General Information
Scientific NameLinum usitatissimum
DescriptionFlax (also known as common flax or linseed) is a member of the genus Linum in the family Linaceae. It is a food and fibre crop that is grown in cooler regions of the world. Flax fibres are taken from the stem of the plant and are two to three times as strong as those of cotton. As well, flax fibres are naturally smooth and straight. Europe and North America depended on flax for cloth until the nineteenth century, when cotton overtook flax as the most common plant used for making linen paper. Flax is grown on the Canadian Praires for linseed oil, which is used as a drying oil in paints and varnish and in products such as linoleum and printing inks. It is native to the region extending from the eastern Mediterranean to India and was probably first domesticated in the Fertile Crescent. Flax was extensively cultivated in ancient Ethiopia and ancient Egypt. A discovery reported in 2009 of spun, dyed, and knotted wild flax fibers in a prehistoric cave in the Republic of Georgia shows that the plant was already in use by humans at the surprisingly early date of 30,000 B.C. New Zealand flax is not related to flax but was named after it, as both plants are used to produce fibers.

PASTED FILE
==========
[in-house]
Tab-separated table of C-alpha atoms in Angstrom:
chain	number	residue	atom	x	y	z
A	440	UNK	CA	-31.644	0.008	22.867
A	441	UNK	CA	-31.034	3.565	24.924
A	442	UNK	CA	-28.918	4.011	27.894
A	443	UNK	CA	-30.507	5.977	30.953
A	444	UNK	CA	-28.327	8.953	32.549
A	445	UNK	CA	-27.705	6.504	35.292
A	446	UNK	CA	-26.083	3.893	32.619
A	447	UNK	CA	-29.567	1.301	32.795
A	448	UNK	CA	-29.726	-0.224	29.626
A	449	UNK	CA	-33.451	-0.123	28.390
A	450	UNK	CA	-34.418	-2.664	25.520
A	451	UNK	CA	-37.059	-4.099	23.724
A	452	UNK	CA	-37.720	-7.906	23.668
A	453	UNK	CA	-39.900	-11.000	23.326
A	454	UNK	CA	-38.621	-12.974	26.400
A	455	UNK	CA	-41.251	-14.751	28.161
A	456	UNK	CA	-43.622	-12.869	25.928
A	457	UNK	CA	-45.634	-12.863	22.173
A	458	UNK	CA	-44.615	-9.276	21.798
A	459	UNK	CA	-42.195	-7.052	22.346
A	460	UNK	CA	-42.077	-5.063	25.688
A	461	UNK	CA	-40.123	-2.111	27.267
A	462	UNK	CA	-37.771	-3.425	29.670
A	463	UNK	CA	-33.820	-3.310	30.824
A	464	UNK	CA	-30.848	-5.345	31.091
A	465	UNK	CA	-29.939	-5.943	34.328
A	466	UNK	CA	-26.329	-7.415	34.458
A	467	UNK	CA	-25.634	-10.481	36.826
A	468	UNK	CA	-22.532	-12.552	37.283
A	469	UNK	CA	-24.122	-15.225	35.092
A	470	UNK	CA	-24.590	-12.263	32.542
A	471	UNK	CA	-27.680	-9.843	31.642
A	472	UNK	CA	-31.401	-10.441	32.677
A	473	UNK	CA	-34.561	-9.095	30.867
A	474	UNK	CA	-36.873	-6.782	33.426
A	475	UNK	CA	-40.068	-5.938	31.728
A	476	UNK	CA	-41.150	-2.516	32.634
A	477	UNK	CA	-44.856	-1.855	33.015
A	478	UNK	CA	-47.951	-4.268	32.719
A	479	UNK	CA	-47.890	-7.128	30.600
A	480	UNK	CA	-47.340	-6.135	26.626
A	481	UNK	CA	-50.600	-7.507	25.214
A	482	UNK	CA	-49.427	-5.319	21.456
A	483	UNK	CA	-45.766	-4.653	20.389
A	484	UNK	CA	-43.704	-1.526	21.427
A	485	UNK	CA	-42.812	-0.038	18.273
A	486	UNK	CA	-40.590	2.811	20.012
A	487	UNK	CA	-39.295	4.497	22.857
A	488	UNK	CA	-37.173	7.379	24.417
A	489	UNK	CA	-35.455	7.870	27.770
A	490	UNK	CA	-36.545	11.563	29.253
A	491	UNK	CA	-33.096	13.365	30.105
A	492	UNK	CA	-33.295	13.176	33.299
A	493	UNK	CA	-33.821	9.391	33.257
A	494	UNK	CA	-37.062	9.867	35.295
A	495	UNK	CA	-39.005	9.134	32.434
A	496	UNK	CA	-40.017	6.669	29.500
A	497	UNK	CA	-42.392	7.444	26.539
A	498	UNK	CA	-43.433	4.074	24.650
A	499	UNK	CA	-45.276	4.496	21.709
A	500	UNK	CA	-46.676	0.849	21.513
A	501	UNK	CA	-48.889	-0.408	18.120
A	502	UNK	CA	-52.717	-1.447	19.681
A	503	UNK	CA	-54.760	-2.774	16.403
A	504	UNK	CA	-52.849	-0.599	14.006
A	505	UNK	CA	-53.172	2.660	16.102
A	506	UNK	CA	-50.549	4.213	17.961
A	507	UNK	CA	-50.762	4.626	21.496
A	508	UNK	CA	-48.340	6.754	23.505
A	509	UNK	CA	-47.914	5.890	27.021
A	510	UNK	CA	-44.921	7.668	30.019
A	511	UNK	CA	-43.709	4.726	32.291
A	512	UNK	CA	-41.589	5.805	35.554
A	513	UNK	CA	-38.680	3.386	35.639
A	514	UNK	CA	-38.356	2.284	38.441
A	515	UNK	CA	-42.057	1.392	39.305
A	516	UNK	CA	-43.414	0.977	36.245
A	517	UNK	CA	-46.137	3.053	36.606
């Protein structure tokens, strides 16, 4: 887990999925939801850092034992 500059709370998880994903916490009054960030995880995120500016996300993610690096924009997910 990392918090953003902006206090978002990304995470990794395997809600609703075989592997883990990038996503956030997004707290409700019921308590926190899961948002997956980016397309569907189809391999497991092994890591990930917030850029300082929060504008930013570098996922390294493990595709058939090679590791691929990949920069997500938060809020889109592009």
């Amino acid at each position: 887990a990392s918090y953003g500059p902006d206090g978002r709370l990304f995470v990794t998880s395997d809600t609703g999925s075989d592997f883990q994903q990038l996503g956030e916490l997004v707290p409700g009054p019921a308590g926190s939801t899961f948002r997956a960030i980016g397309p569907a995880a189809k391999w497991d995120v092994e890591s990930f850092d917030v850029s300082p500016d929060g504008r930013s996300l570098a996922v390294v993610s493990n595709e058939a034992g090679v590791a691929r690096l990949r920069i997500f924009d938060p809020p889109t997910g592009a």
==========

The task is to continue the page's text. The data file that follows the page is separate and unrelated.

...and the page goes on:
Primary IDFOOD00101
GroupHerbs and Spices
Sub-GroupOilseed crops
ITIS ID29226
Wikipedia IDFlax
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CompoundStructureContent Range AverageReference
NutrientContent Range AverageReference
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— U.S. Department of Agriculture, Agricultural Research Service. 2008. USDA National Nutrient Database for Standard Reference, Release 21. Nutrient Data Laboratory Home Page.
— Rothwell JA, Pérez-Jiménez J, Neveu V, Medina-Ramon A, M'Hiri N, Garcia Lobato P, Manach C, Knox K, Eisner R, Wishart D, Scalbert A. (2013) Phenol-Explorer 3.0: a major update of the Phenol-Explorer database to incorporate data on the effects of food processing on polyphenol content. Database, 10.1093/database/bat070.
— Shinbo, Y., et al. 'KNApSAcK: a comprehensive species-metabolite relationship database.' Plant Metabolomics. Springer Berlin Heidelberg, 2006. 165-181.